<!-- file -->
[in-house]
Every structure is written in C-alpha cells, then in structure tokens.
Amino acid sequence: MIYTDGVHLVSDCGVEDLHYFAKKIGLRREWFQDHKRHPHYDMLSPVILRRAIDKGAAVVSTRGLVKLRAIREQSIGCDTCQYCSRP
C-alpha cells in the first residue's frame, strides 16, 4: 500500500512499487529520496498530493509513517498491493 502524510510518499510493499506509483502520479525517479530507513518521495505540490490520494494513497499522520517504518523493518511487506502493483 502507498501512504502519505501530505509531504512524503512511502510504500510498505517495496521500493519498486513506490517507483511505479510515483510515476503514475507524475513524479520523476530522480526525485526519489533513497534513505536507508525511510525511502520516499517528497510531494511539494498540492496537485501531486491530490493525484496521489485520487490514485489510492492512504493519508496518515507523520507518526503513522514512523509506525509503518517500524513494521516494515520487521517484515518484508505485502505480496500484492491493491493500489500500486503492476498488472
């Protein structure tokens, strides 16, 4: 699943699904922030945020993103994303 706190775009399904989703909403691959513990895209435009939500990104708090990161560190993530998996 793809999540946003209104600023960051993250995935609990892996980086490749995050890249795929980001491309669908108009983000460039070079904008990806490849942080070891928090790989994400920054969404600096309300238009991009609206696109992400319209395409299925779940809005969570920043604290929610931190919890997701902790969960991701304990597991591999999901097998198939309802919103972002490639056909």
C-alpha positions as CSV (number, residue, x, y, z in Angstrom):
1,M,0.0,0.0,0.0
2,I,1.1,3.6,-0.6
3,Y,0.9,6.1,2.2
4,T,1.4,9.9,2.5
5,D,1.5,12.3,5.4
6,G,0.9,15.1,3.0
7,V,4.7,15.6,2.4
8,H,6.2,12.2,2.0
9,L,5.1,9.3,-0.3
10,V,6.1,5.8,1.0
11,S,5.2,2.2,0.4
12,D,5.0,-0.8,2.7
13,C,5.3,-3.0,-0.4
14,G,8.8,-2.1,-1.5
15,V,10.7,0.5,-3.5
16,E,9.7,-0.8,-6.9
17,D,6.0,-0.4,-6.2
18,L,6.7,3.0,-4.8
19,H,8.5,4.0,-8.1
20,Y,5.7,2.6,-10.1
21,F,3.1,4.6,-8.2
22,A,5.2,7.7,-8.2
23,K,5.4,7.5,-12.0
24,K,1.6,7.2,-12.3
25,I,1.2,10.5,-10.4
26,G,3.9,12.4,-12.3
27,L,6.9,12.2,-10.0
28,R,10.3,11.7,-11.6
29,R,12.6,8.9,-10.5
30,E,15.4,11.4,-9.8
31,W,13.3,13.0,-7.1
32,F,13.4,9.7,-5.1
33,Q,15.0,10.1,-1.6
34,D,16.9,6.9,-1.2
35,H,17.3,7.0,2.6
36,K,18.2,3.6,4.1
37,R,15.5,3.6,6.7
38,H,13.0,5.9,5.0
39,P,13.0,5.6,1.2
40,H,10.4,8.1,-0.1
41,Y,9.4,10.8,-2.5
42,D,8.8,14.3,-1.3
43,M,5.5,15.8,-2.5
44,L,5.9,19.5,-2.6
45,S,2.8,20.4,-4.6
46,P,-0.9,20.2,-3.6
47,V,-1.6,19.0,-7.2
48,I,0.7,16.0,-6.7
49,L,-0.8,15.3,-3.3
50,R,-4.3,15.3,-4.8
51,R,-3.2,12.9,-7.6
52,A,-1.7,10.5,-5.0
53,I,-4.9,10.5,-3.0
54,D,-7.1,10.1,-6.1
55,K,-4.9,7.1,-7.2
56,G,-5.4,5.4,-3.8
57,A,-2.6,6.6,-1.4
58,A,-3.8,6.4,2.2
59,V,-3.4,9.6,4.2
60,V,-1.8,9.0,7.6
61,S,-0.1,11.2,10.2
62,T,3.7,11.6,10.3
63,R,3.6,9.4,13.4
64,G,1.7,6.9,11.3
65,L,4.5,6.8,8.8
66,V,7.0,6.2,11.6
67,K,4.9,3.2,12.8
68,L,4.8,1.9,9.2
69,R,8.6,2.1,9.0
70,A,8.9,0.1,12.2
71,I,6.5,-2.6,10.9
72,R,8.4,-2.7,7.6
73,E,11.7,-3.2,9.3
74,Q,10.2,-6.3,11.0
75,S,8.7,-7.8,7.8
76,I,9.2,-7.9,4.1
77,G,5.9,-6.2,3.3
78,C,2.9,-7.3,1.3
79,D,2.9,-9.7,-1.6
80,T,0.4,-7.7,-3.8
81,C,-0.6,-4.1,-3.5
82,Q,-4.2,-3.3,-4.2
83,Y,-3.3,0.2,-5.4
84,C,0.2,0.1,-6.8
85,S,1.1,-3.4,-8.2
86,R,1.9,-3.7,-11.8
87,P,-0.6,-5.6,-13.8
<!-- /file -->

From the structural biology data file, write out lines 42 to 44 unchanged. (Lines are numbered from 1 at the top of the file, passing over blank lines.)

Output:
36,K,18.2,3.6,4.1
37,R,15.5,3.6,6.7
38,H,13.0,5.9,5.0